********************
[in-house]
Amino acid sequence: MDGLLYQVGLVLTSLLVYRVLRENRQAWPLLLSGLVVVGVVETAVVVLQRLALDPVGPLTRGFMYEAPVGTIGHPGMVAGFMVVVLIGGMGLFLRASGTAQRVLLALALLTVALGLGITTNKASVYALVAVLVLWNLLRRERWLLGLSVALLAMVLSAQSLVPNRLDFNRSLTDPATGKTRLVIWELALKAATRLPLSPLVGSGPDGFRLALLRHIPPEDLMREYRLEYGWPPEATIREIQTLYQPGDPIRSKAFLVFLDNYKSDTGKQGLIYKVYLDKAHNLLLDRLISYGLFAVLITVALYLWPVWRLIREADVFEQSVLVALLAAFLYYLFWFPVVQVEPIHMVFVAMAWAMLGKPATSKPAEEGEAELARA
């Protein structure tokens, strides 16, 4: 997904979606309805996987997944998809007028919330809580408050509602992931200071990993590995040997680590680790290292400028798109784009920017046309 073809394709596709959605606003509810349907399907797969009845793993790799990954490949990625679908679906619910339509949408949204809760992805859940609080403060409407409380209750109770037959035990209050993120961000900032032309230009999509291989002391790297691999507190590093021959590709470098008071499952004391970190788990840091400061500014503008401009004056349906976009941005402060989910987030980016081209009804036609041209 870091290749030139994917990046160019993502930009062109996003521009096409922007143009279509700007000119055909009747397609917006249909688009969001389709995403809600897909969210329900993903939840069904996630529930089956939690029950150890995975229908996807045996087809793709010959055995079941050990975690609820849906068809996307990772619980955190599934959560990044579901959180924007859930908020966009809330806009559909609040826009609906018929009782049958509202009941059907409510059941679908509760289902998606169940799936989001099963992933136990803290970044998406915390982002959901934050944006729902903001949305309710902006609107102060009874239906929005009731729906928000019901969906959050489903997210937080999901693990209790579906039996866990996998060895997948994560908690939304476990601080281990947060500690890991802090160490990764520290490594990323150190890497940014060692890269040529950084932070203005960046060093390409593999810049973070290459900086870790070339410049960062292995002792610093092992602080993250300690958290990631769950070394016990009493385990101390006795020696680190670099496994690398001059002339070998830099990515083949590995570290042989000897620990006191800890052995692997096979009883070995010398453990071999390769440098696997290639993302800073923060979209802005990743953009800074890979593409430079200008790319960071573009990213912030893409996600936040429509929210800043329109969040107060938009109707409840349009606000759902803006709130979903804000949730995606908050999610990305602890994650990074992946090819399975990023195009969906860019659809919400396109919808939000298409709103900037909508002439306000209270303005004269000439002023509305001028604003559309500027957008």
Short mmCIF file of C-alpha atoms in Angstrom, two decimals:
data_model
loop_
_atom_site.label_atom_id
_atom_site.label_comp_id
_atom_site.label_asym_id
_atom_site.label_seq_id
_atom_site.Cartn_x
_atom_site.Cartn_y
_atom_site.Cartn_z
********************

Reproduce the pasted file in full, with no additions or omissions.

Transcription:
[in-house]
Amino acid sequence: MDGLLYQVGLVLTSLLVYRVLRENRQAWPLLLSGLVVVGVVETAVVVLQRLALDPVGPLTRGFMYEAPVGTIGHPGMVAGFMVVVLIGGMGLFLRASGTAQRVLLALALLTVALGLGITTNKASVYALVAVLVLWNLLRRERWLLGLSVALLAMVLSAQSLVPNRLDFNRSLTDPATGKTRLVIWELALKAATRLPLSPLVGSGPDGFRLALLRHIPPEDLMREYRLEYGWPPEATIREIQTLYQPGDPIRSKAFLVFLDNYKSDTGKQGLIYKVYLDKAHNLLLDRLISYGLFAVLITVALYLWPVWRLIREADVFEQSVLVALLAAFLYYLFWFPVVQVEPIHMVFVAMAWAMLGKPATSKPAEEGEAELARA
């Protein structure tokens, strides 16, 4: 997904979606309805996987997944998809007028919330809580408050509602992931200071990993590995040997680590680790290292400028798109784009920017046309 073809394709596709959605606003509810349907399907797969009845793993790799990954490949990625679908679906619910339509949408949204809760992805859940609080403060409407409380209750109770037959035990209050993120961000900032032309230009999509291989002391790297691999507190590093021959590709470098008071499952004391970190788990840091400061500014503008401009004056349906976009941005402060989910987030980016081209009804036609041209 870091290749030139994917990046160019993502930009062109996003521009096409922007143009279509700007000119055909009747397609917006249909688009969001389709995403809600897909969210329900993903939840069904996630529930089956939690029950150890995975229908996807045996087809793709010959055995079941050990975690609820849906068809996307990772619980955190599934959560990044579901959180924007859930908020966009809330806009559909609040826009609906018929009782049958509202009941059907409510059941679908509760289902998606169940799936989001099963992933136990803290970044998406915390982002959901934050944006729902903001949305309710902006609107102060009874239906929005009731729906928000019901969906959050489903997210937080999901693990209790579906039996866990996998060895997948994560908690939304476990601080281990947060500690890991802090160490990764520290490594990323150190890497940014060692890269040529950084932070203005960046060093390409593999810049973070290459900086870790070339410049960062292995002792610093092992602080993250300690958290990631769950070394016990009493385990101390006795020696680190670099496994690398001059002339070998830099990515083949590995570290042989000897620990006191800890052995692997096979009883070995010398453990071999390769440098696997290639993302800073923060979209802005990743953009800074890979593409430079200008790319960071573009990213912030893409996600936040429509929210800043329109969040107060938009109707409840349009606000759902803006709130979903804000949730995606908050999610990305602890994650990074992946090819399975990023195009969906860019659809919400396109919808939000298409709103900037909508002439306000209270303005004269000439002023509305001028604003559309500027957008």
Short mmCIF file of C-alpha atoms in Angstrom, two decimals:
data_model
loop_
_atom_site.label_atom_id
_atom_site.label_comp_id
_atom_site.label_asym_id
_atom_site.label_seq_id
_atom_site.Cartn_x
_atom_site.Cartn_y
_atom_site.Cartn_z